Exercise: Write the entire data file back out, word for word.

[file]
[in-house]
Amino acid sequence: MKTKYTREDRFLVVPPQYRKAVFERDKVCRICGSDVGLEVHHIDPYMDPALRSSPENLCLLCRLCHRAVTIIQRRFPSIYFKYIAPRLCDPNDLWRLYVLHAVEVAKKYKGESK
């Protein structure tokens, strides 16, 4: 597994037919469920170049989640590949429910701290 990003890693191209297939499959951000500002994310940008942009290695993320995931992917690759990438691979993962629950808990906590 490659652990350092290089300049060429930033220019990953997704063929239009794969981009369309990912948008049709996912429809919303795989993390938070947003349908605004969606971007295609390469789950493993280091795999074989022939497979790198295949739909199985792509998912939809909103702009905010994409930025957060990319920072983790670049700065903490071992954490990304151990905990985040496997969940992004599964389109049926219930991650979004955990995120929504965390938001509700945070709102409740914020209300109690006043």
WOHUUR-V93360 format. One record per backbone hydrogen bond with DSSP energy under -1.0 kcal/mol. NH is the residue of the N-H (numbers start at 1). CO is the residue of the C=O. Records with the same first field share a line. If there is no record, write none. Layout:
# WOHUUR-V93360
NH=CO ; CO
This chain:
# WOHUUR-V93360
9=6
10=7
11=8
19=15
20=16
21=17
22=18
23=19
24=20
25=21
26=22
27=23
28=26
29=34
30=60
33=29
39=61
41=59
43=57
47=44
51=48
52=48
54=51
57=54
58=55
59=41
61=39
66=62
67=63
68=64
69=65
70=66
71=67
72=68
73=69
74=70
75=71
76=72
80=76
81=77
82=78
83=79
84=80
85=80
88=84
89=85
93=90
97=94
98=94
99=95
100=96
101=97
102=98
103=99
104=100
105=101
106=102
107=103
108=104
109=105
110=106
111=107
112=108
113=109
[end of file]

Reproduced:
[in-house]
Amino acid sequence: MKTKYTREDRFLVVPPQYRKAVFERDKVCRICGSDVGLEVHHIDPYMDPALRSSPENLCLLCRLCHRAVTIIQRRFPSIYFKYIAPRLCDPNDLWRLYVLHAVEVAKKYKGESK
């Protein structure tokens, strides 16, 4: 597994037919469920170049989640590949429910701290 990003890693191209297939499959951000500002994310940008942009290695993320995931992917690759990438691979993962629950808990906590 490659652990350092290089300049060429930033220019990953997704063929239009794969981009369309990912948008049709996912429809919303795989993390938070947003349908605004969606971007295609390469789950493993280091795999074989022939497979790198295949739909199985792509998912939809909103702009905010994409930025957060990319920072983790670049700065903490071992954490990304151990905990985040496997969940992004599964389109049926219930991650979004955990995120929504965390938001509700945070709102409740914020209300109690006043």
WOHUUR-V93360 format. One record per backbone hydrogen bond with DSSP energy under -1.0 kcal/mol. NH is the residue of the N-H (numbers start at 1). CO is the residue of the C=O. Records with the same first field share a line. If there is no record, write none. Layout:
# WOHUUR-V93360
NH=CO ; CO
This chain:
# WOHUUR-V93360
9=6
10=7
11=8
19=15
20=16
21=17
22=18
23=19
24=20
25=21
26=22
27=23
28=26
29=34
30=60
33=29
39=61
41=59
43=57
47=44
51=48
52=48
54=51
57=54
58=55
59=41
61=39
66=62
67=63
68=64
69=65
70=66
71=67
72=68
73=69
74=70
75=71
76=72
80=76
81=77
82=78
83=79
84=80
85=80
88=84
89=85
93=90
97=94
98=94
99=95
100=96
101=97
102=98
103=99
104=100
105=101
106=102
107=103
108=104
109=105
110=106
111=107
112=108
113=109